The same independent variables were entered into the models for all 6 countries (Table 1). At the first stage, individual and household factors were included in each model. All individual and household variables selected were significant in at least 1 of the 6 countries; thus none were excluded from the analysis. Next, standardized residuals, which compared the predicted level of contraceptive use for an area (from the model with no contextual variables) with the level of actual use (from the DHS data), were calculated for the districts in each country. These residuals were then mapped to visually identify any patterns in the districts that had much higher or lower contraceptive use than predicted. Finally, the contextual factors were added to the models. Only contextual-level factors that were significantly related to contraceptive use in at least 1 country were presented in the final model (Table 1). For each model, residual variation was estimated for the community (PSU) and district level. Changes in the district and community variances between the models were noted to test whether the addition of contextual factors to the analysis influenced the geographic variation in modern contraceptive use.

Tables 2 and 3 present the adjusted odds ratios for the modeling of modern contraceptive use. The results for the individual- and household-level covariates varied across the 6 countries. Women who did not want to have another child in the next 12 months were more likely to be using a modern method of contraception. Fecund women and women whose husbands approved of contraception were more likely to be using modern contraception in all 6 study countries. The fecundity measure uses the standard DHS variable (V623) for fecundity that differentiates between pregnant women, post-partum amenorrheic women, menopausal or infecund women, and fecund women. It is recoded to classify all nonfecund categories into 1 group. However, an additional category is added for those who currently state they are breastfeeding. With a the exception of Ghanaian women, women with a secondary education or higher were more likely to be using contraception than were women with no education. In the East African countries, women with no children were less likely to use modern contraception than were women with 3 or 4 children. The relationship between parity and modern contraceptive use was mixed in West Africa. In Burkina Faso, Malawi, Ivory Coast, and Tanzania, women who were never married had higher use of modern contraceptive methods than did married women or those in nonmarital unions. In Kenya, Malawi, and Tanzania, women aged 40 to 49 years were significantly less likely to be using contraception than women aged 30 to 39 years.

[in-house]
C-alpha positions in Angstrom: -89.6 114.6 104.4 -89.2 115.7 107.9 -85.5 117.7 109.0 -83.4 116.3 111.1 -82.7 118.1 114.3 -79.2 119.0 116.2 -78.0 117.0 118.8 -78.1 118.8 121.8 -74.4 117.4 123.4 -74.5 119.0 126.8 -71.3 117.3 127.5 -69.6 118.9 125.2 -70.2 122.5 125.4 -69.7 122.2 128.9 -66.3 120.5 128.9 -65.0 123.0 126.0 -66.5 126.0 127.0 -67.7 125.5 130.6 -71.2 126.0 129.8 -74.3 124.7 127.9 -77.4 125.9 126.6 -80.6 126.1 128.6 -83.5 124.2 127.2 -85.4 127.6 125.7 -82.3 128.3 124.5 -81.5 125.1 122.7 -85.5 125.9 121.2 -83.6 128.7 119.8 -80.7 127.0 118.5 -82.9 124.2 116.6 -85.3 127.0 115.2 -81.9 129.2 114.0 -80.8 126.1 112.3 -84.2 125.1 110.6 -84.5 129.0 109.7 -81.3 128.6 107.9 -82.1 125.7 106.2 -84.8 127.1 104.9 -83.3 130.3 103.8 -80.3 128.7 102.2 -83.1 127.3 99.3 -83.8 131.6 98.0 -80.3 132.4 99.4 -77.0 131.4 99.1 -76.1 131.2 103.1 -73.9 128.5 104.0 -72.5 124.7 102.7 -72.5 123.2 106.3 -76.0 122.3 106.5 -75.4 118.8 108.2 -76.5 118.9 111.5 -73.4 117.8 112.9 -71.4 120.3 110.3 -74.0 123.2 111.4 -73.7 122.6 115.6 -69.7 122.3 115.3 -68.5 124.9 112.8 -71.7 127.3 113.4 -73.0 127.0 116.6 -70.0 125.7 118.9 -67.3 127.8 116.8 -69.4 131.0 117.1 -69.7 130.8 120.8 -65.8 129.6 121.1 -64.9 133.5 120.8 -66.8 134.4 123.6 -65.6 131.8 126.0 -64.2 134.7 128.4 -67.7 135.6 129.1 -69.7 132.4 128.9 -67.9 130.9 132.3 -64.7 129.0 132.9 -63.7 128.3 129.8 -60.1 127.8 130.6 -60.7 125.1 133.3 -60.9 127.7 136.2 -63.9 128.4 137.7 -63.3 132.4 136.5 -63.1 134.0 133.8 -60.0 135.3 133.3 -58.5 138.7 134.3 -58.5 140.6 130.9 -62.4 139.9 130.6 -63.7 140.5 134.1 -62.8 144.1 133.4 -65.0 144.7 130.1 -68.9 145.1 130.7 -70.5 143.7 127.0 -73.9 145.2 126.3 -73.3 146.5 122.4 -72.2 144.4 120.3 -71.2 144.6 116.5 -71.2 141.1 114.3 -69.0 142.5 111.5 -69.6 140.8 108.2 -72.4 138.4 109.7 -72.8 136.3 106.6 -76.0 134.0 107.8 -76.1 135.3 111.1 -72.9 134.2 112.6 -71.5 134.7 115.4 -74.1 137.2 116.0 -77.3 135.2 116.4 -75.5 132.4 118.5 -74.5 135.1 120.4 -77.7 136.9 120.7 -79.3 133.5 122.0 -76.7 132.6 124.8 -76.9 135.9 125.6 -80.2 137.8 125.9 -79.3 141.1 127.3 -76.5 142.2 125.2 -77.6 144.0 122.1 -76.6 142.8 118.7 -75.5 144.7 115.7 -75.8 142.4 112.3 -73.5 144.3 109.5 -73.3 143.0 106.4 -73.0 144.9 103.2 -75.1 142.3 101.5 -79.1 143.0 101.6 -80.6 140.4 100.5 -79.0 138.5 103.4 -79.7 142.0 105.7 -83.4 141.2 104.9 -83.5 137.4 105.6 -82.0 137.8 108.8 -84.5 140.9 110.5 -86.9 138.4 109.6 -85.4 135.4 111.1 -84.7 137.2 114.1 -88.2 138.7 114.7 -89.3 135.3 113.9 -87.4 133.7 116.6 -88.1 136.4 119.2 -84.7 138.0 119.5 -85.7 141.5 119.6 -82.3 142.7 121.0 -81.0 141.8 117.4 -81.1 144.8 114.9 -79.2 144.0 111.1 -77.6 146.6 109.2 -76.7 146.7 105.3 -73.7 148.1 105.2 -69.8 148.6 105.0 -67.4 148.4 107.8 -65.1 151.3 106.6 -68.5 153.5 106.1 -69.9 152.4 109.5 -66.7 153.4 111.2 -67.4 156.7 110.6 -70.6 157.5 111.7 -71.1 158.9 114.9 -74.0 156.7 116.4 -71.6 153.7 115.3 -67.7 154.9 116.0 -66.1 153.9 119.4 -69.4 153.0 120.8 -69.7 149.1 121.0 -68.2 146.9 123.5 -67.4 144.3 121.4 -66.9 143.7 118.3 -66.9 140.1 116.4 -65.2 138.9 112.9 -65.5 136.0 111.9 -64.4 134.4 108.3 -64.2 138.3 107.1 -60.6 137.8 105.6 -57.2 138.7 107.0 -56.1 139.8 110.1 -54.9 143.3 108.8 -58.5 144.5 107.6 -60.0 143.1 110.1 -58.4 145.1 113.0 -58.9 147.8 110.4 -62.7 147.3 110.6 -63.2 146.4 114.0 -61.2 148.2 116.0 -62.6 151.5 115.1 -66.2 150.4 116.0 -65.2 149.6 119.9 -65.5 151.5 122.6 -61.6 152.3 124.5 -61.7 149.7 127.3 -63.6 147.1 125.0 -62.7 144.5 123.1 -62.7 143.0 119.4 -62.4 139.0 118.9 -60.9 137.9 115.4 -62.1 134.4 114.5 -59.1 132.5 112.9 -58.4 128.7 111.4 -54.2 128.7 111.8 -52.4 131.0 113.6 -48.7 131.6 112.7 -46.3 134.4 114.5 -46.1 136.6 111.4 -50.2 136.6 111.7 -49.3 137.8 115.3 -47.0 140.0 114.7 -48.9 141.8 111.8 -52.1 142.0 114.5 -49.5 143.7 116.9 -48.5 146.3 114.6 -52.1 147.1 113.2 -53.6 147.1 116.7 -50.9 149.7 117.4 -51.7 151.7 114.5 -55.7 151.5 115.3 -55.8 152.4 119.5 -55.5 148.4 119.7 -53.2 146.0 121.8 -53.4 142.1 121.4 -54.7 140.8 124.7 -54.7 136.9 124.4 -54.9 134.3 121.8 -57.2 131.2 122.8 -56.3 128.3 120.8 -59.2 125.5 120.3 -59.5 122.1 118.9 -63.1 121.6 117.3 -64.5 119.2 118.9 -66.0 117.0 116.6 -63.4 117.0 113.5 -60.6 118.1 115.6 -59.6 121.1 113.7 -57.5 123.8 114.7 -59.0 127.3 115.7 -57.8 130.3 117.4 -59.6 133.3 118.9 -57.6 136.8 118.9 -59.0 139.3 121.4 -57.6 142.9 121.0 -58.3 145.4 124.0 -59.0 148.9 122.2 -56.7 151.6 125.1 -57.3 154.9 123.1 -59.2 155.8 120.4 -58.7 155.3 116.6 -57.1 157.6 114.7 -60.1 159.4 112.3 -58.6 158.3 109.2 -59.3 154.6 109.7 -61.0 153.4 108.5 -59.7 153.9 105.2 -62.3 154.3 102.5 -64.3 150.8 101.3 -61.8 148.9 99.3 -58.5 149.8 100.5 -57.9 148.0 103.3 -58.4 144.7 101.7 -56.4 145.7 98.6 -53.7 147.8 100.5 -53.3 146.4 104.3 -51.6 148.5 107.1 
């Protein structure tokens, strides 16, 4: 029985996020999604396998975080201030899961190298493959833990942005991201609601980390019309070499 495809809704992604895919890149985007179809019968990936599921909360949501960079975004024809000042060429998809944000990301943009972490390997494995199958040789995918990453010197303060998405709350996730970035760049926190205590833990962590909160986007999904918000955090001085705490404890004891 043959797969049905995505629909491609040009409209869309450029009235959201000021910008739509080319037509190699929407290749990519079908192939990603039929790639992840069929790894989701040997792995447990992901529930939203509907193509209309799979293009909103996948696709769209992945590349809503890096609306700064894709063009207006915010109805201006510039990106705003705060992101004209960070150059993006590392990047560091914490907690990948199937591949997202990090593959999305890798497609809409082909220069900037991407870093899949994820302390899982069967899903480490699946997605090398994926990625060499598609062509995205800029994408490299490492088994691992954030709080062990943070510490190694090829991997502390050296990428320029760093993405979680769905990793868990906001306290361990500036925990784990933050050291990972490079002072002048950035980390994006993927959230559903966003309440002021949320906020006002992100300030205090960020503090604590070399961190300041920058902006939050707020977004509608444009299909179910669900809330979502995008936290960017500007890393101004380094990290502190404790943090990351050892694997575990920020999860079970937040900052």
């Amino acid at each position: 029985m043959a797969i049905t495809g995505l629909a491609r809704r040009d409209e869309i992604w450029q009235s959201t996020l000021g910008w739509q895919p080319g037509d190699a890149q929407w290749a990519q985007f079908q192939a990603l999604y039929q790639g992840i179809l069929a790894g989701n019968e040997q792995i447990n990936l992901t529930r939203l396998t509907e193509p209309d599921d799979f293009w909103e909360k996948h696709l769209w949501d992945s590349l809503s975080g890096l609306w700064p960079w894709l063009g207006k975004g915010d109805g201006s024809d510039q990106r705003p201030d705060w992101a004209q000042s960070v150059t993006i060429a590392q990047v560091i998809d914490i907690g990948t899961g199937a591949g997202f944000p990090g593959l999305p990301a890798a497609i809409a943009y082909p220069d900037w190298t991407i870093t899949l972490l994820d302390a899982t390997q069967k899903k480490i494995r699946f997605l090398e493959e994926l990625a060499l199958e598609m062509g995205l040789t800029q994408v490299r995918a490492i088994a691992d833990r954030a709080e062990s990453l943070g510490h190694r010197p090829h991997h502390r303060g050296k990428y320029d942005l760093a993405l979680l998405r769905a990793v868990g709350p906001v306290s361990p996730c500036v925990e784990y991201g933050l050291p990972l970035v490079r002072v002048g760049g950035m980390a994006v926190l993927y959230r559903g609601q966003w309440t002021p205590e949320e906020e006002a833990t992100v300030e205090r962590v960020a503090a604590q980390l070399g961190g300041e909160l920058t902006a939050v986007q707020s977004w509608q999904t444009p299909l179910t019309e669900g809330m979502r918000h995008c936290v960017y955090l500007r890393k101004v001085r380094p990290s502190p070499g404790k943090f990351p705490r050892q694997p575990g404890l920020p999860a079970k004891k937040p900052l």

In all 6 countries, women who reported frequent discussion of family planning with their partners were more likely to be using contraception than were women who reported they never discussed family planning. In Kenya, Malawi, Burkina Faso, and Ivory Coast, women who reported being exposed to family planning information in the media were more likely to be using contraception. The relationship between modern contraceptive use and the household amenities index varied across the 6 countries, although higher odds of contraceptive use were generally seen in the wealthier households. The association between modern contraceptive use and religion was weak and only significant in 2 countries. In Malawi, Muslims were less likely to use modern contraception than were Catholics; in Ivory Coast, Protestants were significantly less likely to use modern contraception than were Catholics.

Figure 1 displays the level of contraceptive use in each of the districts (from the DHS data) and the district-level residuals for contraceptive use after accounting for the individual and household factors in the models. Modern contraceptive use varied greatly within each of the study countries. The maps for East Africa show that the districts with high or low residual variation in modern contraceptive use tended to cluster. Parts of southern Malawi, coastal Tanzania, and central Kenya typically had higher use of modern contraceptive methods than was predicted by the model. Conversely, parts of western Kenya had lower-than-predicted use of modern contraceptive methods. This clustering within countries suggests that there might be characteristics common to these districts that acted to shape modern contraceptive use and that these characteristics were geographically clustered. In West Africa, unexplained variation in contraceptive use was limited primarily to Burkina Faso. The districts with high or low modern contraceptive use did not transcend political boundaries, suggesting that the factors influencing the clustering were country specific.